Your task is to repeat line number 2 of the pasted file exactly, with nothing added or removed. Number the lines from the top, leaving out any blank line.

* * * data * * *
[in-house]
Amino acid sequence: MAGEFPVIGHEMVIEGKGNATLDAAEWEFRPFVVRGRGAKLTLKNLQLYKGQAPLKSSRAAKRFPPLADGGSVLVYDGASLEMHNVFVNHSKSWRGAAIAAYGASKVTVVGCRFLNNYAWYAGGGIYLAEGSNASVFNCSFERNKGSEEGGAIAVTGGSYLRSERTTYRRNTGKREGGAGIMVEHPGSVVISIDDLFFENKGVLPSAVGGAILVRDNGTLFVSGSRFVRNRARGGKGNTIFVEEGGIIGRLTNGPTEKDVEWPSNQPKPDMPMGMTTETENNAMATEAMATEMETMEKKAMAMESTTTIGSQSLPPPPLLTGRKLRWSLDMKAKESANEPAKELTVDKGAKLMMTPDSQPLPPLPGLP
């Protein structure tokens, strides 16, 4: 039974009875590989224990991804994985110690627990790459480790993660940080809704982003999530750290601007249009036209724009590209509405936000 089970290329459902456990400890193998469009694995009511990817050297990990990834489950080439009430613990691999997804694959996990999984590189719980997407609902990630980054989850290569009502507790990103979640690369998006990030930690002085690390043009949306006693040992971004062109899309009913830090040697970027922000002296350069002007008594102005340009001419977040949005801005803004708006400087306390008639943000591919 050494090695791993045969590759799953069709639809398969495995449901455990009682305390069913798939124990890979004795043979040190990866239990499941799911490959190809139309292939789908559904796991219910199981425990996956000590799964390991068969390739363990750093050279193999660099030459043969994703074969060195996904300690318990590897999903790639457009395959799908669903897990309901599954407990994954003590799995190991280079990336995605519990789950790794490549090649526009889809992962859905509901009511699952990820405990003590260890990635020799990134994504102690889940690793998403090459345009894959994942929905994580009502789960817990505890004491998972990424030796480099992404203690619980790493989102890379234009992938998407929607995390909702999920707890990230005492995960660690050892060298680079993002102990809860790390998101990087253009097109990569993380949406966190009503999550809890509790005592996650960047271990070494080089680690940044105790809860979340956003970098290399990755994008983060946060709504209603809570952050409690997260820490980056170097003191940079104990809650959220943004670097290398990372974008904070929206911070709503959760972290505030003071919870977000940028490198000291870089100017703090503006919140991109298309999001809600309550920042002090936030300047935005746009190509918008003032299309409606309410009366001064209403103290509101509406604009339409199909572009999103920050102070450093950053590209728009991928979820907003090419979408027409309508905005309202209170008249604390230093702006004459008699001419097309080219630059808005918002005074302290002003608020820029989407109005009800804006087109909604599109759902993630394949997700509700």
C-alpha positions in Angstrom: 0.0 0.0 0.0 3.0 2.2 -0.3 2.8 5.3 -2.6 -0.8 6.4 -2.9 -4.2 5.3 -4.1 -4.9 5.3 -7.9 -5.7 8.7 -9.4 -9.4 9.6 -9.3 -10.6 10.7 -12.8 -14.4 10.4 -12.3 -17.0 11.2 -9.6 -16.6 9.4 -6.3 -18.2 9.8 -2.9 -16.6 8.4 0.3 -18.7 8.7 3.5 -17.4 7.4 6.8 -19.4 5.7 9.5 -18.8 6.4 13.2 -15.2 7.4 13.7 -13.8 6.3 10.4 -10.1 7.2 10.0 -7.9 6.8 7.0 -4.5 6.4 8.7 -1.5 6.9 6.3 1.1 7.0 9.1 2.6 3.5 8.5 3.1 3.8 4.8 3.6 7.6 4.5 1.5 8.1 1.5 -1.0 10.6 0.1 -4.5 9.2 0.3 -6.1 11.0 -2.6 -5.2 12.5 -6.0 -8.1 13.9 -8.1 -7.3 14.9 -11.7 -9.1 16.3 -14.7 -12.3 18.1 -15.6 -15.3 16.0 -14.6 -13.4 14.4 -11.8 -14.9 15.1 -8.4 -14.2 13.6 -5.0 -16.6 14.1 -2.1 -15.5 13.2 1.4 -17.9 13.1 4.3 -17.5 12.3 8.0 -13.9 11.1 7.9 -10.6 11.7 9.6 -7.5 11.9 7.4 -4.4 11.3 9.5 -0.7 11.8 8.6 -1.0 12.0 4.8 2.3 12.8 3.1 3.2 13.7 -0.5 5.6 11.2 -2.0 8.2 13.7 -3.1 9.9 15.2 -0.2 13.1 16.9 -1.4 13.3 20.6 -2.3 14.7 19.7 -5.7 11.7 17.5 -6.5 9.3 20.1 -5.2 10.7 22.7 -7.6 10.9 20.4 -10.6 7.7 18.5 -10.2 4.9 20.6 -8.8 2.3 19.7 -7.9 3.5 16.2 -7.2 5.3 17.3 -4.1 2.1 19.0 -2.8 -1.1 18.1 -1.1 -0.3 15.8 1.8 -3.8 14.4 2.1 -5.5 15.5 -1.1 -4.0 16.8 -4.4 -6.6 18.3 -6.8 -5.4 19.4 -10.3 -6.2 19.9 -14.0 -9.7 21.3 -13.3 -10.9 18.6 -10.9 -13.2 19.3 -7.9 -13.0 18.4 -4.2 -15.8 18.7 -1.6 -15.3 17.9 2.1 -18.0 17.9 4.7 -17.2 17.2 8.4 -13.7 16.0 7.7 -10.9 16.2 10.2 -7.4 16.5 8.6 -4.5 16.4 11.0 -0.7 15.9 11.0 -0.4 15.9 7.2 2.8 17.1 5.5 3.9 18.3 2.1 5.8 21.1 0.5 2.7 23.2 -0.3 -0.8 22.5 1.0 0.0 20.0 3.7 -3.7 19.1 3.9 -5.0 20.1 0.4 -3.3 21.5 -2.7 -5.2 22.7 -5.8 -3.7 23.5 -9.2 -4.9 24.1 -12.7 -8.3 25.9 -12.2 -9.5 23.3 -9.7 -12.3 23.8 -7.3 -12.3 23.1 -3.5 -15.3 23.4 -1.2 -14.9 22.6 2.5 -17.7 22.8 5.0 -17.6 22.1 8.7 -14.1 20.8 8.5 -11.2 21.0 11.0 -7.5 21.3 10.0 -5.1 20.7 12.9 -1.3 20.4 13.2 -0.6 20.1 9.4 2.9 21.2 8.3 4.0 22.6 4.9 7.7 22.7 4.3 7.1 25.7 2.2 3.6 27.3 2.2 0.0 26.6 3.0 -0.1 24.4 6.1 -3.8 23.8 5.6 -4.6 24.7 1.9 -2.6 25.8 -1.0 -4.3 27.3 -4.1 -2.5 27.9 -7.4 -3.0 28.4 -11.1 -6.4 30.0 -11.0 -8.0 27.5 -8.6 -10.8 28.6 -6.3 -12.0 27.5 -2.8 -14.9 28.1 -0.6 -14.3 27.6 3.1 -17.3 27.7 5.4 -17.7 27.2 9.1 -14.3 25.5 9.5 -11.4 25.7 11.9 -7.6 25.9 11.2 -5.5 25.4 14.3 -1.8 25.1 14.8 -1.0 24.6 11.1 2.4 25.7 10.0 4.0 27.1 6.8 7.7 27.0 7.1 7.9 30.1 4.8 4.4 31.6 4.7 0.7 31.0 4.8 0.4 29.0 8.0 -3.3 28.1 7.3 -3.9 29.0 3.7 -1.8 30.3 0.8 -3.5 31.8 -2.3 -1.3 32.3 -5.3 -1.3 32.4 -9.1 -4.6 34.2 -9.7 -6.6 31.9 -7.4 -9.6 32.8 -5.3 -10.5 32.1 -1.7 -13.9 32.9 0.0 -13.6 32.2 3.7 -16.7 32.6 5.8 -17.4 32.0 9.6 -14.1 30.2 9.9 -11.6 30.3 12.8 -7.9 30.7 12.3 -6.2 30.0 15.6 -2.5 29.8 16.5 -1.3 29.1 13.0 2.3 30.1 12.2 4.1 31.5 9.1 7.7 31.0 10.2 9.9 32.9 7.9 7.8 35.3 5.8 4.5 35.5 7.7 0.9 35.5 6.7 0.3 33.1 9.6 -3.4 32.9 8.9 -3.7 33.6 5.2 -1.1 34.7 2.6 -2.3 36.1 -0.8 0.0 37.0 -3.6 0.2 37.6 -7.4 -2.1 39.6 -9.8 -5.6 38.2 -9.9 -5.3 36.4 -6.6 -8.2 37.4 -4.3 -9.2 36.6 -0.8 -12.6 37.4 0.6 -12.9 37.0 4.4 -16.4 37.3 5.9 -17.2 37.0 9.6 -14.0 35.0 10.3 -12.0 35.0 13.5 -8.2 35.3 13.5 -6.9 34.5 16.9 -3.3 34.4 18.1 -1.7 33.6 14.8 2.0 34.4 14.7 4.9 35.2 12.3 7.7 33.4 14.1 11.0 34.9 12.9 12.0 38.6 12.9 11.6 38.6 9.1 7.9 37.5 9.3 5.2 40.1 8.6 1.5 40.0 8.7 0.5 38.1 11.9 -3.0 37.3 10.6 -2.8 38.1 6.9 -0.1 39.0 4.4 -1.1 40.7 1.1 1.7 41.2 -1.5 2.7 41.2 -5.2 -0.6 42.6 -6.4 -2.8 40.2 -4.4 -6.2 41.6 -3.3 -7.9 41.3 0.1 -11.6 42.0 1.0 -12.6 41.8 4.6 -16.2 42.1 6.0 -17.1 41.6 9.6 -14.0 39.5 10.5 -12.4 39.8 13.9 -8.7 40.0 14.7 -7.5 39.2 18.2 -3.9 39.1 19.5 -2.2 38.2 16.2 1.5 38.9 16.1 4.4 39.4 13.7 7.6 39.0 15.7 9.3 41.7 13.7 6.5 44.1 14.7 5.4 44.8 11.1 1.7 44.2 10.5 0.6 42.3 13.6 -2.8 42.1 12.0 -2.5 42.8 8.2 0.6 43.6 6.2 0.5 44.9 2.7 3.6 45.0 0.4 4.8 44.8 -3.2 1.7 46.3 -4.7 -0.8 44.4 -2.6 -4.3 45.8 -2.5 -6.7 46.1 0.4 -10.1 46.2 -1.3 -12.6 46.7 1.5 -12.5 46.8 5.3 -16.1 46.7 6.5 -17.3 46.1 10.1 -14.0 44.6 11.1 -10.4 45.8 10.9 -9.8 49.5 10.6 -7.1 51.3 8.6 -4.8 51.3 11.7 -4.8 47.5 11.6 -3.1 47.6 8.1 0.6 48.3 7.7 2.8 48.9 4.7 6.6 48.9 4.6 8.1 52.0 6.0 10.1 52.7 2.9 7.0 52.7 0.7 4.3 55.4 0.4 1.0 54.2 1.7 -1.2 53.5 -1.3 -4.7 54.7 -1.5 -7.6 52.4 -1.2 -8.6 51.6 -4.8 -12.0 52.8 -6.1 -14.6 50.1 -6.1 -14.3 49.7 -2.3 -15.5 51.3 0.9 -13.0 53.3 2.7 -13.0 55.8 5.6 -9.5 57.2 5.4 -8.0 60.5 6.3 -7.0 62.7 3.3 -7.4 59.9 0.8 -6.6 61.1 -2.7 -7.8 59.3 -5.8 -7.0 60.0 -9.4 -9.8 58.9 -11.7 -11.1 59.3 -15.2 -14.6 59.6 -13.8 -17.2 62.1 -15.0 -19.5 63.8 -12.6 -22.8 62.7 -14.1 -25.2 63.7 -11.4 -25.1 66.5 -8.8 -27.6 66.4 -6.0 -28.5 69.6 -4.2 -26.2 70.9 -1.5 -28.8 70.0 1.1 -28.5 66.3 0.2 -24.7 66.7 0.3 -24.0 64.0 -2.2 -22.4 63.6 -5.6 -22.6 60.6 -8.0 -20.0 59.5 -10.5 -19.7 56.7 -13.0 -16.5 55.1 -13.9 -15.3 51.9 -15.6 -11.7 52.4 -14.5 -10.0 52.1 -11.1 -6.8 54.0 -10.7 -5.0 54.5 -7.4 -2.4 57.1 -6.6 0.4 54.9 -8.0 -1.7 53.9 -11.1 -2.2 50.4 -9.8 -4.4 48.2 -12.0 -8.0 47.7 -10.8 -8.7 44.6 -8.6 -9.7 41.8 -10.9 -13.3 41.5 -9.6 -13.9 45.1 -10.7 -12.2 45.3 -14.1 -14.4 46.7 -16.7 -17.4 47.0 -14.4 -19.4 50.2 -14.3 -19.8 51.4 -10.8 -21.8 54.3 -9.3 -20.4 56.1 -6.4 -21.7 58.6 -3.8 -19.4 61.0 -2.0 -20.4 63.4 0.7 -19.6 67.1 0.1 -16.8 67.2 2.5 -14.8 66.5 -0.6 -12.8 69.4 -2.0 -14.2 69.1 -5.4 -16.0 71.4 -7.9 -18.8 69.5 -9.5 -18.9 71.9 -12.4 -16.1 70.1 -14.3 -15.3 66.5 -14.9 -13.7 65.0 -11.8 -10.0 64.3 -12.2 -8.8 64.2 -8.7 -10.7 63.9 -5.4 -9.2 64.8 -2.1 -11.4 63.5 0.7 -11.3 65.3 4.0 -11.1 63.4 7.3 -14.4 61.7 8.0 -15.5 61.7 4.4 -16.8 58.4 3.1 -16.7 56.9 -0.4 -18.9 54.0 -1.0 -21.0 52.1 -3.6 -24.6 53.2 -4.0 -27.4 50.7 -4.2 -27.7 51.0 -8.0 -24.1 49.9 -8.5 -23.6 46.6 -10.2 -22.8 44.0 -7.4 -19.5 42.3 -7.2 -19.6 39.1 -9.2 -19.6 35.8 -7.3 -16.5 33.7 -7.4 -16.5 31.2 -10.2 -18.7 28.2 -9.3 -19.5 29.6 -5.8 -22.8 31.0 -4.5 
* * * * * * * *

Amino acid sequence: MAGEFPVIGHEMVIEGKGNATLDAAEWEFRPFVVRGRGAKLTLKNLQLYKGQAPLKSSRAAKRFPPLADGGSVLVYDGASLEMHNVFVNHSKSWRGAAIAAYGASKVTVVGCRFLNNYAWYAGGGIYLAEGSNASVFNCSFERNKGSEEGGAIAVTGGSYLRSERTTYRRNTGKREGGAGIMVEHPGSVVISIDDLFFENKGVLPSAVGGAILVRDNGTLFVSGSRFVRNRARGGKGNTIFVEEGGIIGRLTNGPTEKDVEWPSNQPKPDMPMGMTTETENNAMATEAMATEMETMEKKAMAMESTTTIGSQSLPPPPLLTGRKLRWSLDMKAKESANEPAKELTVDKGAKLMMTPDSQPLPPLPGLP